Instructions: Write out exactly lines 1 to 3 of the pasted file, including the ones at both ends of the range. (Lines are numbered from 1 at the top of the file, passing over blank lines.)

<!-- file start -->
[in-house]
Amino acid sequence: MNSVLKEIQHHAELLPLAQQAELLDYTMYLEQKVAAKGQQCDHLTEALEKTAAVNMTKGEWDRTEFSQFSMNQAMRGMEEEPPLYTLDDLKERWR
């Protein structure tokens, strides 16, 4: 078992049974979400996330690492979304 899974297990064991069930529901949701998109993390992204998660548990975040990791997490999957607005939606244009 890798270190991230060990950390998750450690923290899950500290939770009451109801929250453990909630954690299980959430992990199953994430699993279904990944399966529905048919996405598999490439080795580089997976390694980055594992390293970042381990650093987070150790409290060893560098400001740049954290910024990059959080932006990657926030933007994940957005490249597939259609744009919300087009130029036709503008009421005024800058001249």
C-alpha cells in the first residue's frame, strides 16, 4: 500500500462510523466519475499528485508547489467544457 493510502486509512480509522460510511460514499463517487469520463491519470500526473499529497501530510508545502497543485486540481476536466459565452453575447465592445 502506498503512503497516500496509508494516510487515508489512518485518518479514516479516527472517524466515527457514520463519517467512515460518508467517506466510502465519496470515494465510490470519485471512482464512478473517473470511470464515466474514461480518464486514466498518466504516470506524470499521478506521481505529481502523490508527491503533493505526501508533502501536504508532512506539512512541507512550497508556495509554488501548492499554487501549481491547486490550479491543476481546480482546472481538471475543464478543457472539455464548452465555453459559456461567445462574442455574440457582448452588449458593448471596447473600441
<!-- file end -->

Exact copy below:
[in-house]
Amino acid sequence: MNSVLKEIQHHAELLPLAQQAELLDYTMYLEQKVAAKGQQCDHLTEALEKTAAVNMTKGEWDRTEFSQFSMNQAMRGMEEEPPLYTLDDLKERWR
């Protein structure tokens, strides 16, 4: 078992049974979400996330690492979304 899974297990064991069930529901949701998109993390992204998660548990975040990791997490999957607005939606244009 890798270190991230060990950390998750450690923290899950500290939770009451109801929250453990909630954690299980959430992990199953994430699993279904990944399966529905048919996405598999490439080795580089997976390694980055594992390293970042381990650093987070150790409290060893560098400001740049954290910024990059959080932006990657926030933007994940957005490249597939259609744009919300087009130029036709503008009421005024800058001249």